Annual subscription fees ranging from a few hundred to several thousand dollars might also be required to support access to OEM service information.
The reprogramming issue is at the forefront of the current diagnostic dialogue, so it’s time to start thinking about acquiring reprogramming capability that will fit your current and future needs.

Some shops are meeting their current diagnostic challenges by using several OEM diagnostic systems to serve their core nameplates and then using several ­aftermarket scan tools to fill out the remainder of their general service needs. Even if you’ve invested in an OEM diagnostic system, most of the routine diagnostic functions in your shop can be performed by an ­aftermarket scan tool.

Here again, there are a variety of aftermarket scan tools available that serve a general market and many that serve a specialized market like Asian or European. Some of these specialized scan tools might also have a limited reprogramming capability. And, here again, it’s important to choose a scan tool that will serve the majority of your shop’s workflow.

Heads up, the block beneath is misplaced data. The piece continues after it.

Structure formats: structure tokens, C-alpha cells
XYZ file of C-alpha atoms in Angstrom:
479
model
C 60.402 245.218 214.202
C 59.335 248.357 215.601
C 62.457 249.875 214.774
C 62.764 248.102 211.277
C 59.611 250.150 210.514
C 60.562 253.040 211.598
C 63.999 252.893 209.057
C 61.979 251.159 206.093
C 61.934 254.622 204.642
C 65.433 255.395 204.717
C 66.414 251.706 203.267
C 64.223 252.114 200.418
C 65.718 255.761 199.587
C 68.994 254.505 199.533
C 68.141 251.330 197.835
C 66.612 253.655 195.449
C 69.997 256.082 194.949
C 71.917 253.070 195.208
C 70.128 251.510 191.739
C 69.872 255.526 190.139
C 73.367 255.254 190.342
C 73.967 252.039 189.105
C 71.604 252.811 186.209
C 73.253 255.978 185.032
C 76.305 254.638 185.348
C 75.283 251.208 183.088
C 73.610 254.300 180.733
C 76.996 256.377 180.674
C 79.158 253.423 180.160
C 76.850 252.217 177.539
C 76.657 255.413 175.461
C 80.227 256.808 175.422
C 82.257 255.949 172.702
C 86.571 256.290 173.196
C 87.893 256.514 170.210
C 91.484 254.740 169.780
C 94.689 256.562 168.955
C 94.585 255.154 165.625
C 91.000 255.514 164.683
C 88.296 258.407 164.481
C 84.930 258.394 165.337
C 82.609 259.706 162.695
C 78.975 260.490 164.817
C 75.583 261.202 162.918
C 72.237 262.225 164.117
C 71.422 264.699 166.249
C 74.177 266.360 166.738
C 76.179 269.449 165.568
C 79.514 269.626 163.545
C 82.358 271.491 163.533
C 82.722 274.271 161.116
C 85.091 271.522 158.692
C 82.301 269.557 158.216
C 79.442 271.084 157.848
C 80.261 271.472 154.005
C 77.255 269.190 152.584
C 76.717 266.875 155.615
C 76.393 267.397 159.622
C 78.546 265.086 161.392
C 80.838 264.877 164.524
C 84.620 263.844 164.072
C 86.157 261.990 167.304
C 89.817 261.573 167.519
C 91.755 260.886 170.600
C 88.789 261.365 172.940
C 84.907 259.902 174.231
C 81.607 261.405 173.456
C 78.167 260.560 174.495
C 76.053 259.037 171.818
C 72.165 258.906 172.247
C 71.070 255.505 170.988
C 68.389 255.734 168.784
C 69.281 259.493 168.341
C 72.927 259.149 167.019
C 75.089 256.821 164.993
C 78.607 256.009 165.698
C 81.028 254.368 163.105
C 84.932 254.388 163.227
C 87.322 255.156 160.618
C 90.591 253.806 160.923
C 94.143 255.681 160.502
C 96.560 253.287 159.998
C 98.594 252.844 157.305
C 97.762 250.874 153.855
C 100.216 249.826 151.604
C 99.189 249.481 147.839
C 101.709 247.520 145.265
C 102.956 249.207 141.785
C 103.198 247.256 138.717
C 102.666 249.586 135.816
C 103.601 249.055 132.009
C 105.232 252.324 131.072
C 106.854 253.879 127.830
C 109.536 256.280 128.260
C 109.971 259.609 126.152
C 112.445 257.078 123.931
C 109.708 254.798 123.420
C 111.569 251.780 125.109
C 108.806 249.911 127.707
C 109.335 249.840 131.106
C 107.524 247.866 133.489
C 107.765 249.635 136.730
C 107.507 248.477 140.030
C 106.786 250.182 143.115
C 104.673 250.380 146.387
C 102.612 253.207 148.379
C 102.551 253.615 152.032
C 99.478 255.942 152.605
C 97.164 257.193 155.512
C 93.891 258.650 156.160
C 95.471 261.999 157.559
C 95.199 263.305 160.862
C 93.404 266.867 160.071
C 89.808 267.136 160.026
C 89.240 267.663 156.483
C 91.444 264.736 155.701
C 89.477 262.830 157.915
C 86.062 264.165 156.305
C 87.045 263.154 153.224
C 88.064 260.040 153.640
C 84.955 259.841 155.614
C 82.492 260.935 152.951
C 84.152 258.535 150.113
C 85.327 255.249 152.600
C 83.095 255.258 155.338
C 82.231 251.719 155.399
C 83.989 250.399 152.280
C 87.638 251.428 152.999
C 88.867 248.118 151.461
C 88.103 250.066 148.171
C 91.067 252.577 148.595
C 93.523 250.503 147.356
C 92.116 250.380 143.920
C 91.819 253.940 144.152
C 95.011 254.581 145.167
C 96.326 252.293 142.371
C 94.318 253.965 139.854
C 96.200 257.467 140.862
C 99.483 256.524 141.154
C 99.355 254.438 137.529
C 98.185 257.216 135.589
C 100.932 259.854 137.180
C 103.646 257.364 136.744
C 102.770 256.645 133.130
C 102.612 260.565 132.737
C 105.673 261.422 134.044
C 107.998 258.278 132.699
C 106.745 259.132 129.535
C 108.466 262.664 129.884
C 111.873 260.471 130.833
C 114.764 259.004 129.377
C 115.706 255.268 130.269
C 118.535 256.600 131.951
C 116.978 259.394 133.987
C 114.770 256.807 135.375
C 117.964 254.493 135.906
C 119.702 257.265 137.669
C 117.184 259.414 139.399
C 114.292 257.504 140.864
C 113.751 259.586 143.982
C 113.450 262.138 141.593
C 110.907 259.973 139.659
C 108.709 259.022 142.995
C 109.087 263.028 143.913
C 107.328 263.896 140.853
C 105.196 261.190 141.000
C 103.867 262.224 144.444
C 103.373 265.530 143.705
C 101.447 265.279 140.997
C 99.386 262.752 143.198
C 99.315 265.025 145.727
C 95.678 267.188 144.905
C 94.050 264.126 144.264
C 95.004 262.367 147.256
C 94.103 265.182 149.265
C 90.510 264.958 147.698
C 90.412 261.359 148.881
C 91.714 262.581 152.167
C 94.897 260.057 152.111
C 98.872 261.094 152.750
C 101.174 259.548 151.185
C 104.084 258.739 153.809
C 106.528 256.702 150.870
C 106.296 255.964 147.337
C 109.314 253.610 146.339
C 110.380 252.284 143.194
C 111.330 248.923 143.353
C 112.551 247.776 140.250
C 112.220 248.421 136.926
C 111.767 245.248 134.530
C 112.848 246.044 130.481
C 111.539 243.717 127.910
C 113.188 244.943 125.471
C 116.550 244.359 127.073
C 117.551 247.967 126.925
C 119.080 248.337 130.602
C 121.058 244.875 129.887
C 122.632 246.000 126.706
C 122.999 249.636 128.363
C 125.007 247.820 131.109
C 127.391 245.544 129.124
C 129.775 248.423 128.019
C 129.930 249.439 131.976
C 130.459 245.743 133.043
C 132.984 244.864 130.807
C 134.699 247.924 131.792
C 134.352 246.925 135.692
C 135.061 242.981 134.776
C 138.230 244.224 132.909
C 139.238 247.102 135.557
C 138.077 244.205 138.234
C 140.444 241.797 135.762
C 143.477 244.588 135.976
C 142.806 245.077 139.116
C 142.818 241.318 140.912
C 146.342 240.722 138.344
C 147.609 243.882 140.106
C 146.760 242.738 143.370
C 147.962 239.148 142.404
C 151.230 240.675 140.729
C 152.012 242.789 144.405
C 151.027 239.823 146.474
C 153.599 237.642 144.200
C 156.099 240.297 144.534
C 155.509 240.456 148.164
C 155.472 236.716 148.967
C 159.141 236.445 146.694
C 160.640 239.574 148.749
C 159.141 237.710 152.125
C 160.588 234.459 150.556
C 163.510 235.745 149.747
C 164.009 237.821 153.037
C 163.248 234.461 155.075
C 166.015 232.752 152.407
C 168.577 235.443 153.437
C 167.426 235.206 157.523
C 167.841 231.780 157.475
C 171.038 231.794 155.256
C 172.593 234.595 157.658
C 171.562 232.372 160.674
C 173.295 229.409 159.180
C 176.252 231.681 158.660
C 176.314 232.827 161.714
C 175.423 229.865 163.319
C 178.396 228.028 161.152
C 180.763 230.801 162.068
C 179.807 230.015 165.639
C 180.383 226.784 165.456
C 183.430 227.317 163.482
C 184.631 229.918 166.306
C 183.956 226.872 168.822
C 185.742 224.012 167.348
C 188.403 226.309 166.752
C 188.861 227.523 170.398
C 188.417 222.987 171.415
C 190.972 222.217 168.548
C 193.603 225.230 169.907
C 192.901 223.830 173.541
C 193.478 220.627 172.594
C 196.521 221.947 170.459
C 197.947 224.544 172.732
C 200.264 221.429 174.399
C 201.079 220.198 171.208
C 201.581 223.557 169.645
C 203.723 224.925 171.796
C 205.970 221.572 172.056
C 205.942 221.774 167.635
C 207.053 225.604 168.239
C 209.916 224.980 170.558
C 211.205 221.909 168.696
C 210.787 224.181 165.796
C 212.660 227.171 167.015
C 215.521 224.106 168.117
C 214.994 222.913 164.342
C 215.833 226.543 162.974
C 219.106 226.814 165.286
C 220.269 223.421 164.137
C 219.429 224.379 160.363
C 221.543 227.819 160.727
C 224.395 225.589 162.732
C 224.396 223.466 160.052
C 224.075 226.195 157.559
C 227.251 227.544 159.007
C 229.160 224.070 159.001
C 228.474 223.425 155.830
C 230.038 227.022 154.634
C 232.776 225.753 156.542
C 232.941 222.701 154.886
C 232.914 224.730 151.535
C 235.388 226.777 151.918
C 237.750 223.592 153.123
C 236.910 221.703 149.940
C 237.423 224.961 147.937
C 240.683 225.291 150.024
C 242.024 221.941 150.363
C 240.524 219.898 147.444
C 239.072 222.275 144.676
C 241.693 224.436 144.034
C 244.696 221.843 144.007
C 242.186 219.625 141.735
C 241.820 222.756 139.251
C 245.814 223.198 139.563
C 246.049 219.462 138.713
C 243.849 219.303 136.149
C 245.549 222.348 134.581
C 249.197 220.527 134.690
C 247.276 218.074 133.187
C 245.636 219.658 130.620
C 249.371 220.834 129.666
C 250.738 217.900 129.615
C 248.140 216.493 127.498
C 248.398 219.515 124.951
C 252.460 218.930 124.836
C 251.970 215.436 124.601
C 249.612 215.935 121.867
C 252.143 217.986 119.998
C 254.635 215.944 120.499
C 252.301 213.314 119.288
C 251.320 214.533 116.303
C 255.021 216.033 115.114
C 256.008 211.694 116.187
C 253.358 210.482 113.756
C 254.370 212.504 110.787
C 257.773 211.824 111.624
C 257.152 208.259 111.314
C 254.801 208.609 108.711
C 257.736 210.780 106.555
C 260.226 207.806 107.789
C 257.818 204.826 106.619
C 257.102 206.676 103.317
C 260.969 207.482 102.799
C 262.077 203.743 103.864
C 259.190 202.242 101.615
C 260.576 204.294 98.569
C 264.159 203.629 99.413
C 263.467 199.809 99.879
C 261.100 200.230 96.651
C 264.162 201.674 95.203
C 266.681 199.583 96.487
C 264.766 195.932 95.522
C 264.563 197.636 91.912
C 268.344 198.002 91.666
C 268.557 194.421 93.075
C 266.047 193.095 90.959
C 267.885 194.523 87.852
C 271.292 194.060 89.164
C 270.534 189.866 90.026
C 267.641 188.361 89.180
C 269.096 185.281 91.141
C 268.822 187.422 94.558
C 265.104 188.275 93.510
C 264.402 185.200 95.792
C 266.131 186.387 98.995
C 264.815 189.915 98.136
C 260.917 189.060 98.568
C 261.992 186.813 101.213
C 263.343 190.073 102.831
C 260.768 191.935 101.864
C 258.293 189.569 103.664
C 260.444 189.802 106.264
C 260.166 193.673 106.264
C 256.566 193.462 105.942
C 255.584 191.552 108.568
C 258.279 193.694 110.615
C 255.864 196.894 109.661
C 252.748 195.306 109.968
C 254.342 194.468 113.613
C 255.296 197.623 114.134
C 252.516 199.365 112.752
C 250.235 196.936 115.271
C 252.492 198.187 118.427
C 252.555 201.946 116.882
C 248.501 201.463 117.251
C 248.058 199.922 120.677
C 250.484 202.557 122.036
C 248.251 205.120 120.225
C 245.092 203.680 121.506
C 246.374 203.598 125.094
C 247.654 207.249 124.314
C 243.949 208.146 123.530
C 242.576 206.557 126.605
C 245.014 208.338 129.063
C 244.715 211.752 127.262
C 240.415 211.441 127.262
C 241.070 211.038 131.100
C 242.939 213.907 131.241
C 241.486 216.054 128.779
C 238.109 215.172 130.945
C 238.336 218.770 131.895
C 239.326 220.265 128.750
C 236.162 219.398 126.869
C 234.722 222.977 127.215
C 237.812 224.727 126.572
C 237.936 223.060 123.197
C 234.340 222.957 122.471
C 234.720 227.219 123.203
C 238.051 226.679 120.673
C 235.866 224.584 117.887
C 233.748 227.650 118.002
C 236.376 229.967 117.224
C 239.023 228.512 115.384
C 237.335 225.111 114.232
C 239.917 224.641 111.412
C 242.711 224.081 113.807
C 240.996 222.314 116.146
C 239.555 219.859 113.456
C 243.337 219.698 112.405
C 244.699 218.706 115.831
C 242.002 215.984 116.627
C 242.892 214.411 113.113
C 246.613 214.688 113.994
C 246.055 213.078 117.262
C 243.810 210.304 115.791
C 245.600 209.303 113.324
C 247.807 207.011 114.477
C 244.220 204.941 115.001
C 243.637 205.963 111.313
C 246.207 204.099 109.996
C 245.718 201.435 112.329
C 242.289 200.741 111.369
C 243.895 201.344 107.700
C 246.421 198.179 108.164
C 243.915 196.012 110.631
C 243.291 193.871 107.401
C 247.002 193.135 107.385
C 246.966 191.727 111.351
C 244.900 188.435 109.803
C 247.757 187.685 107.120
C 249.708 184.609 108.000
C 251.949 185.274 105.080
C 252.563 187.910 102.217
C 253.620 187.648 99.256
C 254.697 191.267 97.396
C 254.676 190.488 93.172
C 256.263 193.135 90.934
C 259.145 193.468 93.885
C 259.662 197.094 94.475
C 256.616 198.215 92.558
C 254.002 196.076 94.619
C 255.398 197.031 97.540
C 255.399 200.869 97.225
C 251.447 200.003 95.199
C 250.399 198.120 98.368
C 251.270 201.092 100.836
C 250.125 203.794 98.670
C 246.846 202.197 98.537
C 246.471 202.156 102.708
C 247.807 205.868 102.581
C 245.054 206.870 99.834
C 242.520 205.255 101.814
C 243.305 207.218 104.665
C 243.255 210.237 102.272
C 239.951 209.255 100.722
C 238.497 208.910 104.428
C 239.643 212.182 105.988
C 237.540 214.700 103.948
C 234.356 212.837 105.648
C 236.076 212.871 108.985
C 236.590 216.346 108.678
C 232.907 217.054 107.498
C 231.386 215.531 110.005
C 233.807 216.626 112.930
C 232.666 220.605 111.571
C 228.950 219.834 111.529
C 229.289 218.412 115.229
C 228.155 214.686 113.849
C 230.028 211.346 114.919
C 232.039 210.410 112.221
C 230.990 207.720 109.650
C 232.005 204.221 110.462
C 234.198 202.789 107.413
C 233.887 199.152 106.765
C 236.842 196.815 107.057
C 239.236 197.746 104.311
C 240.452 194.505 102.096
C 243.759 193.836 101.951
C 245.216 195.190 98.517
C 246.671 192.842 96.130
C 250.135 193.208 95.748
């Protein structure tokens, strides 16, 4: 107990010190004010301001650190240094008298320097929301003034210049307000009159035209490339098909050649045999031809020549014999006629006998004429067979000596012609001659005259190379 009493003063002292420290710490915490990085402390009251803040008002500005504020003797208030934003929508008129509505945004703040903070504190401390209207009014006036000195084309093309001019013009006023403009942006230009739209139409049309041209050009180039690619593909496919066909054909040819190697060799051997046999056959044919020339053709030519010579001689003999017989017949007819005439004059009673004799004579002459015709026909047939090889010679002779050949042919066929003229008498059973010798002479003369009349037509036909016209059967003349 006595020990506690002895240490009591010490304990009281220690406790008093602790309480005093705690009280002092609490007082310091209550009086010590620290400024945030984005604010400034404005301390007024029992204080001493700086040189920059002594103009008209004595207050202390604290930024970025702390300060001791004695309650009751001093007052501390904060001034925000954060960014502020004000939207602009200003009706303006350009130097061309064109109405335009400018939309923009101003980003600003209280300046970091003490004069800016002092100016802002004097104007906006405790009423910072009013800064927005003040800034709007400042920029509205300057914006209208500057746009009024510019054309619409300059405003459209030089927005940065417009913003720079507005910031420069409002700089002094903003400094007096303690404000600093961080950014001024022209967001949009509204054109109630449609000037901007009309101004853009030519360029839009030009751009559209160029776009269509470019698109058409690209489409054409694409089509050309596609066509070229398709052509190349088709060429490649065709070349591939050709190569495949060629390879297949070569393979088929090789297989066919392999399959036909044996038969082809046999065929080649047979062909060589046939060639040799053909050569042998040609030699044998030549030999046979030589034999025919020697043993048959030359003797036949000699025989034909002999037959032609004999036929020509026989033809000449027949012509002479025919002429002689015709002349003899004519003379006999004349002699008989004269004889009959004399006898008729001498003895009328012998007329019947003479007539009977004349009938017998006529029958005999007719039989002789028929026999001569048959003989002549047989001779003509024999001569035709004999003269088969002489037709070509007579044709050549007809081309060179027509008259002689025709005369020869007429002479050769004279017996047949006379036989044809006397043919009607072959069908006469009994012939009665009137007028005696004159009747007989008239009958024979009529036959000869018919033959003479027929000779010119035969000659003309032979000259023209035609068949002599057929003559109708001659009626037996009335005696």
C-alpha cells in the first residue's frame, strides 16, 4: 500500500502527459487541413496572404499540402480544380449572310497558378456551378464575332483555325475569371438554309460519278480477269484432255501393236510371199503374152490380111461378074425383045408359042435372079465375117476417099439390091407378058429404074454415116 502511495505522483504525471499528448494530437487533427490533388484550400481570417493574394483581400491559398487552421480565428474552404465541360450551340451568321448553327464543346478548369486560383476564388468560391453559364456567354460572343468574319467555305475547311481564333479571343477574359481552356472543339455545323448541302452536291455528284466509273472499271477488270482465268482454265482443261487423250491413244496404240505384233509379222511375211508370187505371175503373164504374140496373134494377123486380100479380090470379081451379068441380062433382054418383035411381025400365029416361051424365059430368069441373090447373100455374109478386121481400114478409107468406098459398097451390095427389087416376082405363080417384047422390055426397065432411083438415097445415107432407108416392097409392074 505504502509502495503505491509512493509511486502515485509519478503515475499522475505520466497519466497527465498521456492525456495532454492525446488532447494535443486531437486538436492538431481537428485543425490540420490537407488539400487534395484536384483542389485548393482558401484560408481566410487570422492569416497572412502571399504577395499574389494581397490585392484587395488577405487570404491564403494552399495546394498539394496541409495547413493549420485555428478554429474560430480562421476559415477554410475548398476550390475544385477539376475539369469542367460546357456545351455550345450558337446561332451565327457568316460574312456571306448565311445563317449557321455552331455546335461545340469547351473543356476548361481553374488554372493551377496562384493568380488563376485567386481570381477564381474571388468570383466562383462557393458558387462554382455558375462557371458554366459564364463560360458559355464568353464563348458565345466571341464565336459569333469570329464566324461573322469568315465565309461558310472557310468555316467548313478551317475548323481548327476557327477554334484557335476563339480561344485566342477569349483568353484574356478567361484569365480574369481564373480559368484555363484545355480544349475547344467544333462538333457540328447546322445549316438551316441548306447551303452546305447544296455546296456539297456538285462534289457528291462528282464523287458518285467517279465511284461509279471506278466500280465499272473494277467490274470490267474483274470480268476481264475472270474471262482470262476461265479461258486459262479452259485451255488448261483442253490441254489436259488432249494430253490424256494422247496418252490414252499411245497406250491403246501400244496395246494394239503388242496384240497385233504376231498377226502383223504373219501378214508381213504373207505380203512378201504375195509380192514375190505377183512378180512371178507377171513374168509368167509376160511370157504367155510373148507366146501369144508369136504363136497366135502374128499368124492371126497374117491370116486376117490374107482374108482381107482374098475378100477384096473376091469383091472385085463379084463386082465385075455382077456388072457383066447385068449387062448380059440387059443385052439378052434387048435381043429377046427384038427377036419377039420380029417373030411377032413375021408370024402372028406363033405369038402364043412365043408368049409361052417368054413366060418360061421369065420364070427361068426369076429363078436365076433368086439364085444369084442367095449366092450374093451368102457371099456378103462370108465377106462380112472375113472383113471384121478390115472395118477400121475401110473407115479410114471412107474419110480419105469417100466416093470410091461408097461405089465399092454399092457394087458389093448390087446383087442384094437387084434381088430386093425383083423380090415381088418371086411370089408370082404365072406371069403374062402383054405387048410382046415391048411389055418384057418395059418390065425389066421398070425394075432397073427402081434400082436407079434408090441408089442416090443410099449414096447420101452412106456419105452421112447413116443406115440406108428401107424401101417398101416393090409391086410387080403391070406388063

Back in the day, many dealership and independent shops either didn’t charge for diagnostics or charged a token rate for troubleshooting difficult problems. That strategy simply won’t work in today’s service market because the learning curve is much steeper and longer, and because the equipment cost and subscription fees are much higher. (For more on charging for ­diagnostic service, see Mitch’s World beginning on page 36.) And, depending upon the application, modern ­diagnostic equipment will average about four to five years of use before it becomes obsolete or is replaced by a more modern version.